When the first view that greets you in a new country is this, you know you’re going to like it here.
Arriving into Copenhagen on a sunny Friday afternoon just as the locals finished work, the mood was infectiously joyous.
My hostel was a short walk from Nyhavn, a canal area with traditional boats and I immediately loved it.
It’s the perfect place to grab a drink and watch the world go by as you sit amongst the brightly coloured buildings.
Hans Christian Andersen was a Danish writer and probably best known for the story of the Little Mermaid.
There’s even a statue dedicated to the mermaid in the city which is a popular site to visit for many tourists.
When I went to see it there was what appeared to be a Japanese film crew shooting a movie literally on the statue. As the actress emotionally cried next to the mermaid, another actor was there consoling her.
It was pretty weird but the nice thing was after each take they’d move for a bit so we could all take a happy snap without them in it!
My friend and I had heard about Christiania (or Freetown Christiania) and decided we couldn’t leave Copenhagen without checking this intriguing place out for ourselves.
This area of Copenhagen was founded in 1971 and was once military zone until it was taken over by squatters and deemed a free city.
There’s no taxes and any laws really, although there are some signs dictating a ‘common law’ or some general courtesy guidelines to abide by since I don’t think anybody would be truly policing this!
Christiania is seen around the world as an interesting social experiment since it still exists today.
Physically there is a mixture of street art, homes and hut type of buildings placed sporadically around the area and unsurprisingly it has a really hippy look and feel. There’s quite a few restaurants and cafés on offer around the place too.
The government has a bit of a tense relationship with the inhabitants of Christiania, particularly as it well known that the sale of certain kinds of drugs occurs here.
Seeing as I was offered some after being there less than a minute I have to say it must be quite prevalent!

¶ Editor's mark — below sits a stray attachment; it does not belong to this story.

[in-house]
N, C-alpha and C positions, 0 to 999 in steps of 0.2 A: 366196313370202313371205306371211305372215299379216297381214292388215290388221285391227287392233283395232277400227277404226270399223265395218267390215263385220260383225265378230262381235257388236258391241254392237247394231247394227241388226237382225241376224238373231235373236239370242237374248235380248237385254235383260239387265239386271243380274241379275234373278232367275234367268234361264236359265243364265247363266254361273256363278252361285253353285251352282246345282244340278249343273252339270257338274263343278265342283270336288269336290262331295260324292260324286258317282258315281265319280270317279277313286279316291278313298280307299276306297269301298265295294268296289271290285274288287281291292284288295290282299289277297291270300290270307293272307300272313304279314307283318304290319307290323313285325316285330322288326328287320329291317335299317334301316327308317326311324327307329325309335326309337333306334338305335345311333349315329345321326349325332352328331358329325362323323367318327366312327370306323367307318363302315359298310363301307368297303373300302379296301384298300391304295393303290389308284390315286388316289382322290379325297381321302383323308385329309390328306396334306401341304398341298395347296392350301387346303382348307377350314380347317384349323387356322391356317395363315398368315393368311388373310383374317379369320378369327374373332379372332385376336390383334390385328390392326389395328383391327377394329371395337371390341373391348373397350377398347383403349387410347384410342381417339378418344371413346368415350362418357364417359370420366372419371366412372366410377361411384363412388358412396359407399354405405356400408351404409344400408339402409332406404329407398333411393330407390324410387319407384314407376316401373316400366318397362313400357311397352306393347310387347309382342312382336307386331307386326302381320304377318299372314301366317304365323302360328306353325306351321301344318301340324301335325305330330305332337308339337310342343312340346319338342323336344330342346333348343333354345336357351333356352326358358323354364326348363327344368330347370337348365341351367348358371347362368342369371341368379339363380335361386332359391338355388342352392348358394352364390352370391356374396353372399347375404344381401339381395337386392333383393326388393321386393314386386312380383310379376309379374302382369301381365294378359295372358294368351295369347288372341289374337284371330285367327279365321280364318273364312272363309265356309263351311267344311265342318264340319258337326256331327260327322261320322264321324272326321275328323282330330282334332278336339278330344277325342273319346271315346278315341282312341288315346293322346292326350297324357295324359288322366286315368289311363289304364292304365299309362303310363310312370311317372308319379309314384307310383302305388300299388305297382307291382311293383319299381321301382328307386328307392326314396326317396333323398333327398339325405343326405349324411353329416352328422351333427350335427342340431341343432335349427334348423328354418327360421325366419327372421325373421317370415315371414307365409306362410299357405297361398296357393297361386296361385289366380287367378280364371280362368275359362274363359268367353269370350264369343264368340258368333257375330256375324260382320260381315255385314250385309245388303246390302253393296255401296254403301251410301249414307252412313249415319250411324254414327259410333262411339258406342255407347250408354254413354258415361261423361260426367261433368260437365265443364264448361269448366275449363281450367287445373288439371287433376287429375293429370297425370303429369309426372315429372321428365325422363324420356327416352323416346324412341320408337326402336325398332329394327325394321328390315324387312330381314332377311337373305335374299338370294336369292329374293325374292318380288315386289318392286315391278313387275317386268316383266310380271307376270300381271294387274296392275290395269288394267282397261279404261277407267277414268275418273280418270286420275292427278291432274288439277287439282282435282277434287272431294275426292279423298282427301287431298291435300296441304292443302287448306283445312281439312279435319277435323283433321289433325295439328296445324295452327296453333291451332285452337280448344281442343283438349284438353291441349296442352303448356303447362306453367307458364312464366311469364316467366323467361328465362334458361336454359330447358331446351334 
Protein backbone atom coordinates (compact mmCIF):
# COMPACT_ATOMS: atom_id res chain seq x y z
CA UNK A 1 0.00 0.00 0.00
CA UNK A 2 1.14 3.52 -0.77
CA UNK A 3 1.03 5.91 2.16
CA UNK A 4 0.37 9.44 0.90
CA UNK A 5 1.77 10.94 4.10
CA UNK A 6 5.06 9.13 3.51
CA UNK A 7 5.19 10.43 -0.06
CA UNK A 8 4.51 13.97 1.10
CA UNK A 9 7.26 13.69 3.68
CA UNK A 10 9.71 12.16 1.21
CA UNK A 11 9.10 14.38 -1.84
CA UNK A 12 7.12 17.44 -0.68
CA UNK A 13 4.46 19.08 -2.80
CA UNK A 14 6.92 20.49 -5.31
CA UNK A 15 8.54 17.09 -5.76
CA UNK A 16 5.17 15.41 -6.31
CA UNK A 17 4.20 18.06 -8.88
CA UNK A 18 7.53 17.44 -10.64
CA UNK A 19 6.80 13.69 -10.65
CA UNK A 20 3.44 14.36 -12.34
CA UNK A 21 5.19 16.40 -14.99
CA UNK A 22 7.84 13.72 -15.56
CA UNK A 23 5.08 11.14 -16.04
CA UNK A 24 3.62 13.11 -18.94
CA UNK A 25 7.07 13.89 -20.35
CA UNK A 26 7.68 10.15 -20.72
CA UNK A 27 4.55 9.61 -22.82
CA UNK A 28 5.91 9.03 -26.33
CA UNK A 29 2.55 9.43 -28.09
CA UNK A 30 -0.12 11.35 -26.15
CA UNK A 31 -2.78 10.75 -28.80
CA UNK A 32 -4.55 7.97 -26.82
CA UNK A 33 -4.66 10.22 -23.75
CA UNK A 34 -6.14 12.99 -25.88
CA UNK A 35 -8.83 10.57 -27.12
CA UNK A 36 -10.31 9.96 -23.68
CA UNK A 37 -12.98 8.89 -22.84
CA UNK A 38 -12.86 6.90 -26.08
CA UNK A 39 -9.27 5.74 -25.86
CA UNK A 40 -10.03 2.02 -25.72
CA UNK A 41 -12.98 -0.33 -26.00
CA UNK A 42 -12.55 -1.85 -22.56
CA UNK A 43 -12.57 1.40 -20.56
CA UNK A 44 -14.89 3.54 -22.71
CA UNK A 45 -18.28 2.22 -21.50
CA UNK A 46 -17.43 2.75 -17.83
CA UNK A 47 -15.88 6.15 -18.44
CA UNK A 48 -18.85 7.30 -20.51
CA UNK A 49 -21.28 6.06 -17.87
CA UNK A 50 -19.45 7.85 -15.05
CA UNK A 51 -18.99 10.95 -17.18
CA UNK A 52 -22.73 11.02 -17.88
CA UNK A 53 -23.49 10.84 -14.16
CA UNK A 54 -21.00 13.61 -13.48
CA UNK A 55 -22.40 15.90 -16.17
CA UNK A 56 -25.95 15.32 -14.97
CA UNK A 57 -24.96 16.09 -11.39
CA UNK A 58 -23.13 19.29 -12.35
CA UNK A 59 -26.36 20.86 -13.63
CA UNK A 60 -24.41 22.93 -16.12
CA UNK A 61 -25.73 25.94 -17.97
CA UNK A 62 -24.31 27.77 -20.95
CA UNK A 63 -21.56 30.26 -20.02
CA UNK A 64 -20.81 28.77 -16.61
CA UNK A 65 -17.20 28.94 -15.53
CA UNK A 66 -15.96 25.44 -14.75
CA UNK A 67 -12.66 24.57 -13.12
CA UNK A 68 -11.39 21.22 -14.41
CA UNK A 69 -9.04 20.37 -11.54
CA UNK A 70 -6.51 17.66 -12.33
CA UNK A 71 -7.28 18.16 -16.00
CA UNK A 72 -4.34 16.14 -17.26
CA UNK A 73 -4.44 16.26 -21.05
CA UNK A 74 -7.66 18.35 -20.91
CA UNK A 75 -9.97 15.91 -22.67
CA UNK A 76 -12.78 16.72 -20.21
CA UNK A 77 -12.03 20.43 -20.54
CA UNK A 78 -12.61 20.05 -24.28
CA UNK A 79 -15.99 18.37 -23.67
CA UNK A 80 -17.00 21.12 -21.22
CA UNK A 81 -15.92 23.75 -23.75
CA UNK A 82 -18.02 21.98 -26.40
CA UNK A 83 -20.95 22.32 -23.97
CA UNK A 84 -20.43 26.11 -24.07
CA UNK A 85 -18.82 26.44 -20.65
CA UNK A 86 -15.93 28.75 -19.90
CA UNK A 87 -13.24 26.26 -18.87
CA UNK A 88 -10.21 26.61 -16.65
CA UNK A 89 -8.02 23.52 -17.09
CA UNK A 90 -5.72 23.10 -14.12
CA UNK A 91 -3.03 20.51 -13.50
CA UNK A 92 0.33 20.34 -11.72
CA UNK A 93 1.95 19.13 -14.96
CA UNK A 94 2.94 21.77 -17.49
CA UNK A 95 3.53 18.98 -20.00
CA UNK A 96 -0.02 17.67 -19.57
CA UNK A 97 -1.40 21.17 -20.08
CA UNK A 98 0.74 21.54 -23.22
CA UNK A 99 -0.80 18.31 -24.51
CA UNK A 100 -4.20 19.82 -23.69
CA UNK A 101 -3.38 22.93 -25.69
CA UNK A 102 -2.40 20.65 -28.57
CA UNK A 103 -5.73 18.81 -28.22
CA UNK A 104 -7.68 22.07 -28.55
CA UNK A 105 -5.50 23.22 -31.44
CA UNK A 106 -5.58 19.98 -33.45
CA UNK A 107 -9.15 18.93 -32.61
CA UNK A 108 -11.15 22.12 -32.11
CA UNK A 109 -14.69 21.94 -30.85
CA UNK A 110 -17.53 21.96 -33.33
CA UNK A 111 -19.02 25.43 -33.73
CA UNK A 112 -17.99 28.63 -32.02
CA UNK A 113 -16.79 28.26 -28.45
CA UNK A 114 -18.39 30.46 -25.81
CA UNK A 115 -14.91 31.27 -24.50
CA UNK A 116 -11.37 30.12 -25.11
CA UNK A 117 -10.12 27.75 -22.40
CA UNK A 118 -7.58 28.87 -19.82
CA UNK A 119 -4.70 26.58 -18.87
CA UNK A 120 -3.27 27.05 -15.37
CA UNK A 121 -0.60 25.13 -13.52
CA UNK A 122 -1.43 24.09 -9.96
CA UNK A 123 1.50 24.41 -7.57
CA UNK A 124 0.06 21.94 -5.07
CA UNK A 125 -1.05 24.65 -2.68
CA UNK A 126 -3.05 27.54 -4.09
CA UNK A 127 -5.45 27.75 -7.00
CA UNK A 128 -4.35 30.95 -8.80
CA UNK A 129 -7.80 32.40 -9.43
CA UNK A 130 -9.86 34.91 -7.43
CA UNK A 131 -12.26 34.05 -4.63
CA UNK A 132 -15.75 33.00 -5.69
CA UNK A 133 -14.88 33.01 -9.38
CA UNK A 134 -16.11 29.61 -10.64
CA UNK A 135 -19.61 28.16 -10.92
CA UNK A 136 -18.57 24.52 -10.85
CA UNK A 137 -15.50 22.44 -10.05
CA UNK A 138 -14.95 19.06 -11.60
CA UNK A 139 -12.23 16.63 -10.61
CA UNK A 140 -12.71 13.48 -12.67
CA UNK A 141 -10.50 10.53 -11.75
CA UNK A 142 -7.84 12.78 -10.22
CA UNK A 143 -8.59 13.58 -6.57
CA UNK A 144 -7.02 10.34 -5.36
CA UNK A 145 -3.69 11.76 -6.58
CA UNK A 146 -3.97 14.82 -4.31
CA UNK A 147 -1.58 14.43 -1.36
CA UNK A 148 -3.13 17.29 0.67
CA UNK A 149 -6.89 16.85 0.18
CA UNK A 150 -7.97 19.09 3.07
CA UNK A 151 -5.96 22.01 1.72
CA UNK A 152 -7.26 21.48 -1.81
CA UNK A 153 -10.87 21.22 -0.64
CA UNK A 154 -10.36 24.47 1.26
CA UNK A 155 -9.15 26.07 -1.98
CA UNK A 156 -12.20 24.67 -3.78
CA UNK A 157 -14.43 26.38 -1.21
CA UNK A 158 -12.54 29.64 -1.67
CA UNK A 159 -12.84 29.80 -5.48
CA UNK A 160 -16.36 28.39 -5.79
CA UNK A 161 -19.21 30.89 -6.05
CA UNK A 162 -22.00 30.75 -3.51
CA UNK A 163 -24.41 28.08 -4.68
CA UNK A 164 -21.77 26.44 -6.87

Here’s a couple of pictures from the walk to Christiania but since it started randomly pouring with rain while we were actually there I sadly don’t have any photos of it!
For something completely different to Christiania, we visited the Ny Carlsberg Glyptotek next, which is a museum that was created from the personal collection of Carl Jacobsen, who was the son of the Carlsberg beer founder.
Sidenote, you can also actually visit the Carlsberg brewery in Copenhagen also.
We spent a few hours instead however at this museum which is largely sculpture based but includes works from renowned painters too including Monet.
I enjoyed the building’s interior just as much as the artwork since the rooms are simple, yet beautiful with many different colours for different wings.
I also love Egyptian history and they had a great collection on display while I was there.
If you visit on a Sunday as I did, then admission is free!
Just before you leave the museum make sure you take a quick look around the back of the building once outside since there is a replica of Rodin’s ‘The Thinker’ statue too.
Virtually across the road from here is Tivoli Gardens, one of the oldest theme parks in the world and still one of the most visited ones anywhere.
It’s quite evident while in the city that the Danish people are for the most part very fond of their royal family.
Since Princess Mary is an Australian and prior to meeting the Prince, by all descriptions a ‘common’ person, I couldn’t help but take a few pictures of the crazy amount of postcards displaying her portraits!
I really enjoyed my time in Copenhagen, I thought it was a gorgeous city with very easy going people and beautiful surroundings.
Here’s a few more snaps and things to see around Copenhagen..
St. Alban’s Church
Rundetårn, a 17th century astronomy tower. Great city views from up here
Copenhagen Cathedral interior
Stork fountain, newly graduated midwifery students dance around it as a tradition
What self-respecting European capital doesn’t have a statue of a man on a horse